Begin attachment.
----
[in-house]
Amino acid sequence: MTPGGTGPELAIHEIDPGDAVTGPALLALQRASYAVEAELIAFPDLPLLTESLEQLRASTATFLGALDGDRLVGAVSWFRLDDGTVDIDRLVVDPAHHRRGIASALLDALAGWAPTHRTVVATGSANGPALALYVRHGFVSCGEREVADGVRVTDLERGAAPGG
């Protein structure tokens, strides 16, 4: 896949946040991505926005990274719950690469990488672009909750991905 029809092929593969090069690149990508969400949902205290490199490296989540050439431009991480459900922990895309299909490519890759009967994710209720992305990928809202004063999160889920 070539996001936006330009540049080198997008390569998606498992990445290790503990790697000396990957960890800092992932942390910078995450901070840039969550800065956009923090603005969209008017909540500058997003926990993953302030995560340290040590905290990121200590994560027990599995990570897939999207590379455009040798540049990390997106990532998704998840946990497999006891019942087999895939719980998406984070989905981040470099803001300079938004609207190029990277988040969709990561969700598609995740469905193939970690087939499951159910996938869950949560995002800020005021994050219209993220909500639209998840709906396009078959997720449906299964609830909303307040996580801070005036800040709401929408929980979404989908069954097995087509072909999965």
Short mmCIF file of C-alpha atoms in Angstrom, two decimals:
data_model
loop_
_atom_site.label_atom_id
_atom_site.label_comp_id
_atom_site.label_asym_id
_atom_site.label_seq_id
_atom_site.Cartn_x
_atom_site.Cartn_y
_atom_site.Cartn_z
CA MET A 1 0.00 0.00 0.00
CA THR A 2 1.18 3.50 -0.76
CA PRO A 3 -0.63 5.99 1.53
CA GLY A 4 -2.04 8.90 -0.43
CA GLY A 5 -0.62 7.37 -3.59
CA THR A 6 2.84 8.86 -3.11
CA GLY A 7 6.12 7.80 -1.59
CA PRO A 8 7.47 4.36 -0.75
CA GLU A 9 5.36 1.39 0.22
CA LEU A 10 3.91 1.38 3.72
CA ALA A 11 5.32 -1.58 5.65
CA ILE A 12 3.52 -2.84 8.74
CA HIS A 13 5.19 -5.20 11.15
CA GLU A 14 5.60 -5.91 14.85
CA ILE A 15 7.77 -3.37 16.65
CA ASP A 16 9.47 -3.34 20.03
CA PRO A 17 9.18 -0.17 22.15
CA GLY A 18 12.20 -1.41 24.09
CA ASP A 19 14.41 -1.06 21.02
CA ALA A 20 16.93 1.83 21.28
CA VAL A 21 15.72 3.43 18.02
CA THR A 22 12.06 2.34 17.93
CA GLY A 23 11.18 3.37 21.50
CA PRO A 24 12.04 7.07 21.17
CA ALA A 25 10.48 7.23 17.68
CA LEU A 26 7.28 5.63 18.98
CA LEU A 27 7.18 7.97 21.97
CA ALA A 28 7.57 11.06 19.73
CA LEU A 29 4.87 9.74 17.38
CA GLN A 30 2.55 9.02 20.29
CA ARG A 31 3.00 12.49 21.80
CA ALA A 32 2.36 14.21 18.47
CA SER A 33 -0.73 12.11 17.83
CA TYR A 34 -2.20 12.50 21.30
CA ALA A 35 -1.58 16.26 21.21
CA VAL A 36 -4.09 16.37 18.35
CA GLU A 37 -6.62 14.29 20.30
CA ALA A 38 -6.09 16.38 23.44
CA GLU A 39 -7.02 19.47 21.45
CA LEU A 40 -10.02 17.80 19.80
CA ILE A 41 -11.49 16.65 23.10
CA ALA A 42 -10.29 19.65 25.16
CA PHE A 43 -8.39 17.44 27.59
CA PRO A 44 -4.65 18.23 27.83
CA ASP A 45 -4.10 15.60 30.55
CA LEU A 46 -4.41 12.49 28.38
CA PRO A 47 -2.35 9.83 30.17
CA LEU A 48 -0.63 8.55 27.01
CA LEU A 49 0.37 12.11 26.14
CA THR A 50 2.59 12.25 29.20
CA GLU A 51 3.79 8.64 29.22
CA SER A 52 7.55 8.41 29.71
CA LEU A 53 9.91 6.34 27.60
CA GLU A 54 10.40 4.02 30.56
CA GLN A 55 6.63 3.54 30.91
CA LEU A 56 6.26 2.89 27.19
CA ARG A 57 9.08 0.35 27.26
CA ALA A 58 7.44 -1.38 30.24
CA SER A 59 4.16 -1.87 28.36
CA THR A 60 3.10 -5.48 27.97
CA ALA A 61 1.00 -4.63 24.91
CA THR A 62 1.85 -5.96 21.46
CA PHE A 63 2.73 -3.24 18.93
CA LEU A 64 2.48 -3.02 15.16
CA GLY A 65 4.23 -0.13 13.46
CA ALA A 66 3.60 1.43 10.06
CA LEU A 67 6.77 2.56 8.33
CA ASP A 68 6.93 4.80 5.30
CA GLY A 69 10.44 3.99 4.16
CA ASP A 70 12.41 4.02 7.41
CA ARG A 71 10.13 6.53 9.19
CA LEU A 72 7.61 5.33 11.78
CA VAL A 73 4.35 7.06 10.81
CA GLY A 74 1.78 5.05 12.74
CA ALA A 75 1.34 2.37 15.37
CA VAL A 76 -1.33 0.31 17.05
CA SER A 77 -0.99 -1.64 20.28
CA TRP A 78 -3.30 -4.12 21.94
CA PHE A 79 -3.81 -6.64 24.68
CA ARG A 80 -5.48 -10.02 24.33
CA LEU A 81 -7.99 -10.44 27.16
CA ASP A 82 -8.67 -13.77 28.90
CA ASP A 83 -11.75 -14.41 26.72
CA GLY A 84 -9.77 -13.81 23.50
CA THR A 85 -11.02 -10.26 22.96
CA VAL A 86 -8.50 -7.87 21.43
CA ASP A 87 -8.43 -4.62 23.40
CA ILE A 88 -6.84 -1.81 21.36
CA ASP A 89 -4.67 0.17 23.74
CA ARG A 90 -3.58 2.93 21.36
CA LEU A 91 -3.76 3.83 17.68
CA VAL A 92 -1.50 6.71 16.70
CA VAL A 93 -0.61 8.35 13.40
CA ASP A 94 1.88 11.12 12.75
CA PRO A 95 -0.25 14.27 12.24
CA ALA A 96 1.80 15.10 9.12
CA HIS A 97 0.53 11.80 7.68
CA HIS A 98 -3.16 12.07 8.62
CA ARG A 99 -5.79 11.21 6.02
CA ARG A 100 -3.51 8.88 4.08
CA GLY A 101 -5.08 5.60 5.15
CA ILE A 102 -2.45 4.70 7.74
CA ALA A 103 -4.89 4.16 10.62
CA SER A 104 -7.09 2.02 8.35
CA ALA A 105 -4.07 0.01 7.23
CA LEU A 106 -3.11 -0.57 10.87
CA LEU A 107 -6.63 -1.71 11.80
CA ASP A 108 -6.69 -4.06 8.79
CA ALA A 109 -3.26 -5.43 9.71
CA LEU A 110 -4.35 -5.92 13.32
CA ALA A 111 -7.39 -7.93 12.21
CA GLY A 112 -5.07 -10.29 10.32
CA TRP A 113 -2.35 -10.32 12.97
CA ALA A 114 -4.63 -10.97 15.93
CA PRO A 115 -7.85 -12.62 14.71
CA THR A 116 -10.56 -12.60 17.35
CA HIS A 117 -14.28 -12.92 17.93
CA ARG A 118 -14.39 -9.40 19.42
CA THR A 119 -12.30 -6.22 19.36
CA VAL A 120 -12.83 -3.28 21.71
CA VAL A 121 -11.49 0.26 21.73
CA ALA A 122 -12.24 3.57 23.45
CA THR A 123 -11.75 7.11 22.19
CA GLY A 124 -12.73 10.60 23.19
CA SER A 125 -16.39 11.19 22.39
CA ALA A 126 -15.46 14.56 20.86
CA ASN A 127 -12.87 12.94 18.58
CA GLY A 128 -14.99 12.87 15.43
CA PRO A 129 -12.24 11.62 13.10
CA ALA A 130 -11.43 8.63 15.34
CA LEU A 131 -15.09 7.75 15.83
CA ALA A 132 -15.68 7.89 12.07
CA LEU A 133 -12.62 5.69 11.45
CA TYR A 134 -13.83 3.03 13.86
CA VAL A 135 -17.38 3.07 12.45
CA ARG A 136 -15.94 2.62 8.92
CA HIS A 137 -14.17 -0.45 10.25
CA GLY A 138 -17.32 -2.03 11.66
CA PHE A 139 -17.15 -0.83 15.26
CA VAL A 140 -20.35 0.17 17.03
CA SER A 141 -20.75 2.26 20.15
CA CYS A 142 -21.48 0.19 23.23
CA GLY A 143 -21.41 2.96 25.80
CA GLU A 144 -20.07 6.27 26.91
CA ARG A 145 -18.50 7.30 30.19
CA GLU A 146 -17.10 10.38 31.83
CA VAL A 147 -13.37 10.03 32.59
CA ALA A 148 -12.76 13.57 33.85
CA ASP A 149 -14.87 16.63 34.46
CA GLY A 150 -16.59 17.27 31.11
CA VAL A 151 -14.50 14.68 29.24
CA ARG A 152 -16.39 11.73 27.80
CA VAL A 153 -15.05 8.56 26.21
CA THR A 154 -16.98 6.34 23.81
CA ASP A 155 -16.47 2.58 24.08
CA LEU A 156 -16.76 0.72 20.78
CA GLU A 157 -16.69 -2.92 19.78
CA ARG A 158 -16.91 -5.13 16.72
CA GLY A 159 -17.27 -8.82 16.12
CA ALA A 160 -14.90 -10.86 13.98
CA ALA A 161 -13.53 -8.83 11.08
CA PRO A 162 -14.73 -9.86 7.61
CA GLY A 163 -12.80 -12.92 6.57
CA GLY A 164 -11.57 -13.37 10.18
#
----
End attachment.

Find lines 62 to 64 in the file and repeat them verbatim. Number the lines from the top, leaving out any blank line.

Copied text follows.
CA LEU A 49 0.37 12.11 26.14
CA THR A 50 2.59 12.25 29.20
CA GLU A 51 3.79 8.64 29.22